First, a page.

OK, so I knew Nikon's claim that the D3s's sensor's top ISO of 102,400 was just to get our attention. But how did it do at ISO 12,000?
Also read: Nikon Announces new flagship DSLR, the D3s.
After all, ISO 102,400, which might come in useful when photographing bats in their natural habitats under natural light, is a "HI" setting which can only be shot at reduced resolution. It's a marketing gimmick. But what can the Nikon do at its highest full-resolution ISO, 12,000? Well, Nikon has been kind enough (or perhaps smart enough) to provide full-resolution examples which you can download and study to your heart's content.
While useage rights (which Nikon retains and I of course respect) prevents me from presenting them here, I did download them all for a quick down-and-dirty inspection.
At ISO 200, the camera's lowest speed, there's no grain. Zero. Zip. Nada.
At ISO 640, a speed at which grain starts to rear its ugly head, grain is barely detectable.
At ISO 6400, grain looks like a typical ISO 640 shot on an APS sensor. It's starting to show, but not in a way that affects the highlight areas of the picture. We could stop here and declare ourselves satisfied. But let's push the envelope.
At ISO 12,800, a range at which just about any other image would fall apart, the D3s's pictures just barely hold together. But the samples—a bear photographed in very low light, and a DJ in a nightclub—demonstrate that this camera is capable of capturing very usable images at this speed. Even in RAW, without any noise supression, graininess is tight while it's obviously there, it's not a typical muddy mess.
Nikon does not show results taken at ISO 102,400, which is probably a good thing. Like I said, that was probably just to get our attention.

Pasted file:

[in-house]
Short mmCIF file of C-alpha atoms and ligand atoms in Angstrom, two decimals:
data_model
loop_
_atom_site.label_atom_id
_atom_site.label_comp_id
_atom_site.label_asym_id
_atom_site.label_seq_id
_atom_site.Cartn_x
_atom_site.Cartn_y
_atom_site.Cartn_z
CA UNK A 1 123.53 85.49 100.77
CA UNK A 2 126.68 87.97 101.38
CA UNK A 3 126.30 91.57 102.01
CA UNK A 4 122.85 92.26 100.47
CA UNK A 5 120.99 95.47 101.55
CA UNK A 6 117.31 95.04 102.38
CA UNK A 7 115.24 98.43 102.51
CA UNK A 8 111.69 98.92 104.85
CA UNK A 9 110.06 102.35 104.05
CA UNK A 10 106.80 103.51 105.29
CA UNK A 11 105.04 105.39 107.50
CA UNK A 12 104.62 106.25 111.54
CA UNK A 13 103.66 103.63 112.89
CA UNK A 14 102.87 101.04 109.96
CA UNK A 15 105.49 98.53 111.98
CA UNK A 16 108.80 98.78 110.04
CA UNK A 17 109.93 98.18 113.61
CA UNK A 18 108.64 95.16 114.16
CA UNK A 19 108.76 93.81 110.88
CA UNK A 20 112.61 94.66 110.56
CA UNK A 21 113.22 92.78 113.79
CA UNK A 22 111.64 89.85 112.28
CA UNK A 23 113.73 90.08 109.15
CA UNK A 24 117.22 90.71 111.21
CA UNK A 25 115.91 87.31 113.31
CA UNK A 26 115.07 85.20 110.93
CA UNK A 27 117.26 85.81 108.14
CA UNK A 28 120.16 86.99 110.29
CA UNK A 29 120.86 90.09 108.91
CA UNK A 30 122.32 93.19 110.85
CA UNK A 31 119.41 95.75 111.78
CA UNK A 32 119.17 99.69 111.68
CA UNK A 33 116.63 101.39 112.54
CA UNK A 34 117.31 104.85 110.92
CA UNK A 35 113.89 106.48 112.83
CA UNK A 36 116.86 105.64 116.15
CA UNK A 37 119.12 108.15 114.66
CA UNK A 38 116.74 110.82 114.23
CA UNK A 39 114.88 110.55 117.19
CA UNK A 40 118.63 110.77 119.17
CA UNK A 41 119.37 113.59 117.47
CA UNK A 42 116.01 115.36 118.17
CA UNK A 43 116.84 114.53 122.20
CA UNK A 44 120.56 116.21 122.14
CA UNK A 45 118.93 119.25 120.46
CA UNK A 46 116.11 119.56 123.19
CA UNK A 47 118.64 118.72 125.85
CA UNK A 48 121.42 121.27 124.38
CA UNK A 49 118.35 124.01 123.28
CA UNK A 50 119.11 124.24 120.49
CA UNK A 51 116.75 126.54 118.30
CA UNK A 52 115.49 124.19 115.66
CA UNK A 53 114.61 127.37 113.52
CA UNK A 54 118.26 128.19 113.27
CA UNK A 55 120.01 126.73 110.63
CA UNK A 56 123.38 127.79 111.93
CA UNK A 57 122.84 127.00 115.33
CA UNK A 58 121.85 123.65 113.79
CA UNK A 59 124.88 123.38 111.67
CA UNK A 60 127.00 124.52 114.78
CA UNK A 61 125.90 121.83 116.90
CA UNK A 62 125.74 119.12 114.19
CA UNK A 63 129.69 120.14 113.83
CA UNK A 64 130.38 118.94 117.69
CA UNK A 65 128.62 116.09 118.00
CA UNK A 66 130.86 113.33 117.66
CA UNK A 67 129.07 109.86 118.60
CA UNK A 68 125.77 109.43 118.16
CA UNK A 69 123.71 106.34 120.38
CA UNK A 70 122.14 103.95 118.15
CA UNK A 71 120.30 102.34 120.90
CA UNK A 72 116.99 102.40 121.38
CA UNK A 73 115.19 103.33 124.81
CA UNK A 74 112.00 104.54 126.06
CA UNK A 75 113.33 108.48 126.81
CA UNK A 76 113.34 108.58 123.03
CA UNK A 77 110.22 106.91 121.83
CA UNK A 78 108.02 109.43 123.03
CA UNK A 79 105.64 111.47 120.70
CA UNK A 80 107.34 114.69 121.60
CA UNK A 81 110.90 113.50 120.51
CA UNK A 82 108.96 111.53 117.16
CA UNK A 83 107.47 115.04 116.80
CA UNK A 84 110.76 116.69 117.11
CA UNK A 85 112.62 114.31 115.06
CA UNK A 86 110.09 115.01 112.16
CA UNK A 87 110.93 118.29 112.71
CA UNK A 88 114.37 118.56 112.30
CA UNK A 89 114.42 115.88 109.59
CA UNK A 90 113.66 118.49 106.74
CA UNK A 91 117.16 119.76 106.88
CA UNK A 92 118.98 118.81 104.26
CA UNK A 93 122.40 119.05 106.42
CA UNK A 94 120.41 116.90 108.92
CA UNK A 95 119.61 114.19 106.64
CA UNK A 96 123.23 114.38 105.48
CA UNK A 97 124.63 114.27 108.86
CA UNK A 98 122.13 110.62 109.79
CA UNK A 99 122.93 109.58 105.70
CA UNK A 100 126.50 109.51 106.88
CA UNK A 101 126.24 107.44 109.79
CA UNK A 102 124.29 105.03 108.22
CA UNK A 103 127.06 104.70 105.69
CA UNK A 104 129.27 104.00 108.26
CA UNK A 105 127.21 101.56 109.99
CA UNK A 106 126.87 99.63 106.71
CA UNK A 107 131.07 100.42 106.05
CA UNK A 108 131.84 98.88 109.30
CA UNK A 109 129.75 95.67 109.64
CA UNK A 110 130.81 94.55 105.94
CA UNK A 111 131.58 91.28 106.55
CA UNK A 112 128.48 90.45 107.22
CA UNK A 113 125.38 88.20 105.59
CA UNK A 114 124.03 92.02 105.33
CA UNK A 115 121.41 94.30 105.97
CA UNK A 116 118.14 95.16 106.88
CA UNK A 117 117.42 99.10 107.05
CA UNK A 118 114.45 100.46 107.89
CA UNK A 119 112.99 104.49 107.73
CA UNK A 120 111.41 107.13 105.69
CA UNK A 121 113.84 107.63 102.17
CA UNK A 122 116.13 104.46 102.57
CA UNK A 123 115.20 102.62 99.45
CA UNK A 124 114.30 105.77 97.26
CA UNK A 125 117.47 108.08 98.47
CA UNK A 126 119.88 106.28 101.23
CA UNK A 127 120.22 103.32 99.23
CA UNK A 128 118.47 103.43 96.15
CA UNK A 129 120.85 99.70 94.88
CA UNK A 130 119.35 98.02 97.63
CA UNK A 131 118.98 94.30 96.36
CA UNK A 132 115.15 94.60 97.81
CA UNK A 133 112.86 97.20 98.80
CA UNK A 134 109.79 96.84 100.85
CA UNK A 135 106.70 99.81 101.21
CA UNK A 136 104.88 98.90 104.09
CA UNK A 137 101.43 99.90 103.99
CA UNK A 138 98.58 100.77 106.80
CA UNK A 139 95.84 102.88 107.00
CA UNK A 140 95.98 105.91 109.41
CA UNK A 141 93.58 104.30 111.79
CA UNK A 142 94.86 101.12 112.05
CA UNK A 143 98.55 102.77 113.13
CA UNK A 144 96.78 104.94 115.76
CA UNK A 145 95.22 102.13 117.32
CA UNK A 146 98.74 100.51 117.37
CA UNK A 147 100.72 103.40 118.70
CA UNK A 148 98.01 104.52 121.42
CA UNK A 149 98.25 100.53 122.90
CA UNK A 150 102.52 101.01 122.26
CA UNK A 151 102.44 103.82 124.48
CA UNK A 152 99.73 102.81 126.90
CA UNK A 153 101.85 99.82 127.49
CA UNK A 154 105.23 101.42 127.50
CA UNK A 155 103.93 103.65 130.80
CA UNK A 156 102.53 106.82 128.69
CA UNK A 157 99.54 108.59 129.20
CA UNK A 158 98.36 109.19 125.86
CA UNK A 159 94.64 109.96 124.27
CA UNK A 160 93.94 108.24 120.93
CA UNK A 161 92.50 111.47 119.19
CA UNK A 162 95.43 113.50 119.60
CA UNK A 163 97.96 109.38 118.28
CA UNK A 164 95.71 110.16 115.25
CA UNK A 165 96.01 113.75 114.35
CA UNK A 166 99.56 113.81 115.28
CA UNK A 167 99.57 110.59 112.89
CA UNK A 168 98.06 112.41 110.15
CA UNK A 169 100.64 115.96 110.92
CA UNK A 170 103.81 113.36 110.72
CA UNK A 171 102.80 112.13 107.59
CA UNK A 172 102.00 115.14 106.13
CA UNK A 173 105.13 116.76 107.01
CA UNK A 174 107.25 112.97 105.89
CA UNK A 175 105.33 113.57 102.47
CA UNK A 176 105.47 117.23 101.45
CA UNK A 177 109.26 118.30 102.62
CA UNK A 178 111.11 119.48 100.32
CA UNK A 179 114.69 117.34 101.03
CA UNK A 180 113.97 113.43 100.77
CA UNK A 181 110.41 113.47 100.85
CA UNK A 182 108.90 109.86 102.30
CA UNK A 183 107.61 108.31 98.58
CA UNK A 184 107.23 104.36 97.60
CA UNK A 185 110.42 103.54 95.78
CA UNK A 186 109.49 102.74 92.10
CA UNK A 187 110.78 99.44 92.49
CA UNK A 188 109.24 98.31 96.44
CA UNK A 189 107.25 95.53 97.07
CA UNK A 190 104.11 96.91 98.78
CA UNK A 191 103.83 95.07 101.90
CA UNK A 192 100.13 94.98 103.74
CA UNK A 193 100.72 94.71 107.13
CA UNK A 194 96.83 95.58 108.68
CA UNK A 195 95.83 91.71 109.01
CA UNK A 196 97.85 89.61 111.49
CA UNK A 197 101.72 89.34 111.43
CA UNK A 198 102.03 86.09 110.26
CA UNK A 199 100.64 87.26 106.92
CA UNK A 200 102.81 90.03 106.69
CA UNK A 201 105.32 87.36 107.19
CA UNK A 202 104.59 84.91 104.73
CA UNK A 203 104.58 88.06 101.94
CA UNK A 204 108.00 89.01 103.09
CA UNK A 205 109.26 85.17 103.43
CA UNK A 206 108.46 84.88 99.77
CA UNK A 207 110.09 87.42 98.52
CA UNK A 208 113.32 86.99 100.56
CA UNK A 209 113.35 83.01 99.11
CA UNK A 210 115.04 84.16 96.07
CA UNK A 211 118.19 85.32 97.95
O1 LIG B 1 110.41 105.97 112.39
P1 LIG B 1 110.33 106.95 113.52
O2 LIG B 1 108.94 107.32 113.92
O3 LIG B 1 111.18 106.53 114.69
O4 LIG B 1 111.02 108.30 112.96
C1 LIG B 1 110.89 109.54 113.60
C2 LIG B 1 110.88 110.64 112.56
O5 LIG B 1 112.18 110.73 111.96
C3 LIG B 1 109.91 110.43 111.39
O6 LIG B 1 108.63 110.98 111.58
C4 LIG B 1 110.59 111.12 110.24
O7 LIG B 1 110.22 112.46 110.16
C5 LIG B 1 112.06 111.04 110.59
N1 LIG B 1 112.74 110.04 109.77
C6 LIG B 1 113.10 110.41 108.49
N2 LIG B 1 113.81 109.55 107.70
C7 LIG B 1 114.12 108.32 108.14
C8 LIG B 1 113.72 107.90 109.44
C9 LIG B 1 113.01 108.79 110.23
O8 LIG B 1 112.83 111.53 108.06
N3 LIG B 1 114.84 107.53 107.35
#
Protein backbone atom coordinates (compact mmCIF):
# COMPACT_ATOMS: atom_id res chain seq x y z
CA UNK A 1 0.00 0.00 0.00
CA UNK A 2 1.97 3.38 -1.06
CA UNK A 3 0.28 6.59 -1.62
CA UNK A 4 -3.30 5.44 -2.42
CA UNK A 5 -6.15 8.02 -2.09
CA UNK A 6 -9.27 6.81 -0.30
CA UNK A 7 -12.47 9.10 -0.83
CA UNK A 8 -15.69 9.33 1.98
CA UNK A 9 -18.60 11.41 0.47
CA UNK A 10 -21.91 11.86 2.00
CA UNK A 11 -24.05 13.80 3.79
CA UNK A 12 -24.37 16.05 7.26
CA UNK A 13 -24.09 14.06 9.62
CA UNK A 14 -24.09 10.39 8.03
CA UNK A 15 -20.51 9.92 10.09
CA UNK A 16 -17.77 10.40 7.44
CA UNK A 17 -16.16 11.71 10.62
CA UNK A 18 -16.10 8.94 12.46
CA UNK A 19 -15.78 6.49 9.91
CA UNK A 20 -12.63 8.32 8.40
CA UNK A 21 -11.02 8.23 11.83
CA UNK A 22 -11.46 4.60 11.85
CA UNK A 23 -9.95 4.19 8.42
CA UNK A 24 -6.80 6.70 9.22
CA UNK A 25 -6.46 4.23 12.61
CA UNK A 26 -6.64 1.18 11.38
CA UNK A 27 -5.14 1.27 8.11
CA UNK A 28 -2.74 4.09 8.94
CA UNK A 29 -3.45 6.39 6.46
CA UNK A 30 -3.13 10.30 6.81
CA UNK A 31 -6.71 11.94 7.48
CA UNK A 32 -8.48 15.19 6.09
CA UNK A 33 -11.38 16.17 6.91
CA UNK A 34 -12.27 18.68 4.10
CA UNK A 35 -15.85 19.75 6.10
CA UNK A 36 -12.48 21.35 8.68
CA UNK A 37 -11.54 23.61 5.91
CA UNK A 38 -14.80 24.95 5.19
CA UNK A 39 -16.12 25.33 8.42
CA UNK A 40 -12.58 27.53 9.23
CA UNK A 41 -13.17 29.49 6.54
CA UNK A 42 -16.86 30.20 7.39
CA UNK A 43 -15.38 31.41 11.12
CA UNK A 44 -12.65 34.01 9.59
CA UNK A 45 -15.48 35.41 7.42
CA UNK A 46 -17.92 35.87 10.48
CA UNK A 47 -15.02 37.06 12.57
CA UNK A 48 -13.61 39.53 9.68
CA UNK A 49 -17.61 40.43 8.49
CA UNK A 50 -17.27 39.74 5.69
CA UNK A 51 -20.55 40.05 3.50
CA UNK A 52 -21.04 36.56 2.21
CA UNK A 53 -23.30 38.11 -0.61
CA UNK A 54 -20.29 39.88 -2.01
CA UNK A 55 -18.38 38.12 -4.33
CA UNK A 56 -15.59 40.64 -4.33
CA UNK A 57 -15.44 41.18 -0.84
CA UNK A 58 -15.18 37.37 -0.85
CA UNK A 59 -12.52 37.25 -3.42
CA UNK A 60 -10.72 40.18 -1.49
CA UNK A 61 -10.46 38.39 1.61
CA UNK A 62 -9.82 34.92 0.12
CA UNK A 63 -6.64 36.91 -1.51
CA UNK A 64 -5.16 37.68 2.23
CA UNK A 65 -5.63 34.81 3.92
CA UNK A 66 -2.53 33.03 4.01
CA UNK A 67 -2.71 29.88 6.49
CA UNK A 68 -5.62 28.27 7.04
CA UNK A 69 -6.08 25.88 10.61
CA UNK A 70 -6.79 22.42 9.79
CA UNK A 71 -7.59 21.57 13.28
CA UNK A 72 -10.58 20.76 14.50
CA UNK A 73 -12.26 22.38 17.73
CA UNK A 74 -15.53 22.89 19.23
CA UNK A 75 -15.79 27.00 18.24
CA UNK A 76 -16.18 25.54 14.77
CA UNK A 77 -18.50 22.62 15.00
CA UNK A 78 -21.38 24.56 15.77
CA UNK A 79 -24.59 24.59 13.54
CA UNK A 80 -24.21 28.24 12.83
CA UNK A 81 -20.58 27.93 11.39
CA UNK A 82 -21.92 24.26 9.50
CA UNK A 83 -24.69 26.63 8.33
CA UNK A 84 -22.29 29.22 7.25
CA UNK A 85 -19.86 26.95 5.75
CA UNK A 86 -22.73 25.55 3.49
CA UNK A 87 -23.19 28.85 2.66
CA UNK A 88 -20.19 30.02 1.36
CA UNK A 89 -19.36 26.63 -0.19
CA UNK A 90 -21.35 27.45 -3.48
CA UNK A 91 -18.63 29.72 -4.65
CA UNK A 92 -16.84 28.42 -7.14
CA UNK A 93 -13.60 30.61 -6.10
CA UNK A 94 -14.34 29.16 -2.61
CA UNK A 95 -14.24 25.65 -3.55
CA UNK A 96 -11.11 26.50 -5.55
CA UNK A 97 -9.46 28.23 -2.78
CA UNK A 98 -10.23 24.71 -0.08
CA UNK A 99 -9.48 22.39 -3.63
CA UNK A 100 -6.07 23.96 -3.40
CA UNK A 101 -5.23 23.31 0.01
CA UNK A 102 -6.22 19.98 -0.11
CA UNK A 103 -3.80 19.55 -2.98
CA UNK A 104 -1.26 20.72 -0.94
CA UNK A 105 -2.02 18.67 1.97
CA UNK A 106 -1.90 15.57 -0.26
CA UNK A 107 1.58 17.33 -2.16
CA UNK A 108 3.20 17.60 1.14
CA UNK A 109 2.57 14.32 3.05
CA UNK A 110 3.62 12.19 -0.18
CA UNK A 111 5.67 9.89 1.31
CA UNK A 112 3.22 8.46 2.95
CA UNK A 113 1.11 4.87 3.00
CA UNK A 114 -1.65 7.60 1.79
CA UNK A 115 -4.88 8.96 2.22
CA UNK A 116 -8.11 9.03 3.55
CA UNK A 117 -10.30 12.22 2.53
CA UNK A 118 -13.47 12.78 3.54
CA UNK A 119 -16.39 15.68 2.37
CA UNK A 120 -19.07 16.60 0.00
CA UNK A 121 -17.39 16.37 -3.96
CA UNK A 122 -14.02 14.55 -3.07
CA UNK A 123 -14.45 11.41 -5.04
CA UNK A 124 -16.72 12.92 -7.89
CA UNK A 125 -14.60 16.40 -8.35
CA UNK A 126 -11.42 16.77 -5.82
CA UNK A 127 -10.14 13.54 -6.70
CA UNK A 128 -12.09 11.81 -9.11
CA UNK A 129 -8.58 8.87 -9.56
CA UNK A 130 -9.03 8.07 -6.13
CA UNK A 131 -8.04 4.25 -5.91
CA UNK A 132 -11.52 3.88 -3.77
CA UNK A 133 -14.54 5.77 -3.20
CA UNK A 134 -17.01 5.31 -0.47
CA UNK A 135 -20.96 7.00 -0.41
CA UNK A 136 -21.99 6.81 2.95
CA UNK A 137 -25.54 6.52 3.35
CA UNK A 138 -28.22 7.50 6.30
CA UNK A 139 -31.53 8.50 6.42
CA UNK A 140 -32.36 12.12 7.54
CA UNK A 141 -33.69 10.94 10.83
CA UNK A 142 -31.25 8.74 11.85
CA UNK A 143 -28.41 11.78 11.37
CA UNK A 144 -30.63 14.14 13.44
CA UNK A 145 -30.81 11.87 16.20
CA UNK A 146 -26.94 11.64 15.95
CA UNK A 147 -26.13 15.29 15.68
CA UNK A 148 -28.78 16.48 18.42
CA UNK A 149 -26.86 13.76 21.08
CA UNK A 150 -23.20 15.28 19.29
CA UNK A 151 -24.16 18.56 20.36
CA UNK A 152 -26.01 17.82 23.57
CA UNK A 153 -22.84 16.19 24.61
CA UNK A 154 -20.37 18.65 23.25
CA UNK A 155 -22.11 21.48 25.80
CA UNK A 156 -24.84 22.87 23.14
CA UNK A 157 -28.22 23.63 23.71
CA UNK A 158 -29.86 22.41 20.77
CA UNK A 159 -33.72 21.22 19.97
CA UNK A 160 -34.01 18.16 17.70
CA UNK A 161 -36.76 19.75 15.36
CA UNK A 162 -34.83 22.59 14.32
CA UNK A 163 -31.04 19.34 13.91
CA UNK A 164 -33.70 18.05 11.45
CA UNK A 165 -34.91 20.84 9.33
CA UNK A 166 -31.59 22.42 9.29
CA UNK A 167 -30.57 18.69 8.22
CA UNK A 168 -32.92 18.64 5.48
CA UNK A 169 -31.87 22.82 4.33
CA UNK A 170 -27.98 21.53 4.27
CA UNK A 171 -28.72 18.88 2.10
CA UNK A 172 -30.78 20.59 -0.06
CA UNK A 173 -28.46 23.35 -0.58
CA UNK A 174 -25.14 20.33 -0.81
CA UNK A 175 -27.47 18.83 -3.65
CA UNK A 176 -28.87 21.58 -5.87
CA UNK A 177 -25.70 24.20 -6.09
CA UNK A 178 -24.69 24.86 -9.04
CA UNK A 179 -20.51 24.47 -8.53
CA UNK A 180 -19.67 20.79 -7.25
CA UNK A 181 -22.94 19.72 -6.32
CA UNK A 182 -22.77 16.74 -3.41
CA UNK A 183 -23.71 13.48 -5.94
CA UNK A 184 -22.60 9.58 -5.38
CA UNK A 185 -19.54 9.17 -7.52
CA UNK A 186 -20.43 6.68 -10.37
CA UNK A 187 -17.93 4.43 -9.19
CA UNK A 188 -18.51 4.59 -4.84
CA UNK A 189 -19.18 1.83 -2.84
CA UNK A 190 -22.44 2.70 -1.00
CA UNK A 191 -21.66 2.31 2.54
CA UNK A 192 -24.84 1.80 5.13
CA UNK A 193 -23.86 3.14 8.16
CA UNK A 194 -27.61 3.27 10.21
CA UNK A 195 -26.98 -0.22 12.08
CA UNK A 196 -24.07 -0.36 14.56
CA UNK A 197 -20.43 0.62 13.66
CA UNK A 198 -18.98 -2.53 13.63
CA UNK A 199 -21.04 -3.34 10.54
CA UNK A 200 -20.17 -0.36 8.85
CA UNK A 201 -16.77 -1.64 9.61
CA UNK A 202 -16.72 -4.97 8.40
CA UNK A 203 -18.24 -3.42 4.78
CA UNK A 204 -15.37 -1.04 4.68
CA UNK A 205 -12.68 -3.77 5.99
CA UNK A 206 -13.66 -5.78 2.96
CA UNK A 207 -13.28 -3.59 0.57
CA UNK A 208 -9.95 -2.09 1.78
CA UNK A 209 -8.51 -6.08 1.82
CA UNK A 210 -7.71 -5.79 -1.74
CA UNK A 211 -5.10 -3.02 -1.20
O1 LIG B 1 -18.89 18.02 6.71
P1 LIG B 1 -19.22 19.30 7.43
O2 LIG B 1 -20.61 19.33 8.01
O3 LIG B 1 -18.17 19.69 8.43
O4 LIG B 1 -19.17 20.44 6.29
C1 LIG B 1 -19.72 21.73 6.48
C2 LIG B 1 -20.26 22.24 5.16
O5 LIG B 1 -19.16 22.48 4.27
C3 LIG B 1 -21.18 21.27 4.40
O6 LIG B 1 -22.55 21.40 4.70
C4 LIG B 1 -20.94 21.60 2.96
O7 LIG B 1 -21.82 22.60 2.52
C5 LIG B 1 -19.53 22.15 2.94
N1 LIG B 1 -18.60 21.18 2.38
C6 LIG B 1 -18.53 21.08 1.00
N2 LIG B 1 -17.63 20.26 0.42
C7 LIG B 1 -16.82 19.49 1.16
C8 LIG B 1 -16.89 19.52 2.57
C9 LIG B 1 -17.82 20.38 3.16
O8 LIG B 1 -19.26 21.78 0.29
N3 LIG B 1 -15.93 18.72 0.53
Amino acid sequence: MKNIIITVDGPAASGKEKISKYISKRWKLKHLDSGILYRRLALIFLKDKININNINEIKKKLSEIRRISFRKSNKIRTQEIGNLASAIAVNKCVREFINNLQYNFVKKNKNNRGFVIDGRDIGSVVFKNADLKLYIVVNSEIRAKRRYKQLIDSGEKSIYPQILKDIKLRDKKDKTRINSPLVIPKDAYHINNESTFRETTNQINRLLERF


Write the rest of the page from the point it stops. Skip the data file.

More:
I'm looking forward to seeing how this camera fares under controlled conditions when our lab partner, DxO Labs, puts it through its paces.
How did Nikon pull this off?
By using a full-frame sensor and pulling back the pixel count to "only" 12 megapixels, Nikon was able to produce a sensor with larger individual pixels. Larger pixels capture a wider dynamic range, and are going to let more light in. Hence, sensitivity will be greater. Shedding unneeded pixels in order to reap the benefits of larger pixels on a sensor is a welcome thing, which will hopefully become an industry-wide trend. Canon did it this summer when it pulled back on pixel count with its flagship compact camera, the G11. Now Nikon's done it with its flagship DSLR.
From a marketing point of view, low grain is a claim, not a fact (until it's been tested), while megapixel count is a quantifiable fact that can be stated without challenge in a press release. So there may be some resistance by camera makers' marketing departments to any trend that includes lower pixel counts. My advice? Show the results, as Nikon has done. Educate the consumer as to the importance of large pixel pitch, and how that results in better overall quality. Explain that once you get beyond 12MP, for all intents and purposes, pixel count isn't really relevant except for a very small percentage of users.
Much more to come
But I digress. There's more—much more—to say about the Nikon D3s. The HD Video at high ISO, with Stereo sound, for instance. On-board D-range, which Nikon claims boosts dynamic range. The dual memory card slots. The 14-bit A/D conversion and 16-bit image processing pipeline, and all the quality and processing speed that infers. We'll get into greater depth with this camera in the near future.
But in the meantime, all I can say is that, based on the first photos, it looks like Nikon got this right, and continues to re-establish itself as an industry leader. I hope its new approach to sensor design and low ISOs trickles down so photography enthusiasts can also reap the benefits.
Adorama Camera is currently accepting pre-orders for the Nikon D3s, on a first-come, first-served basis, and will not charge credit cards until the order is actually shipped.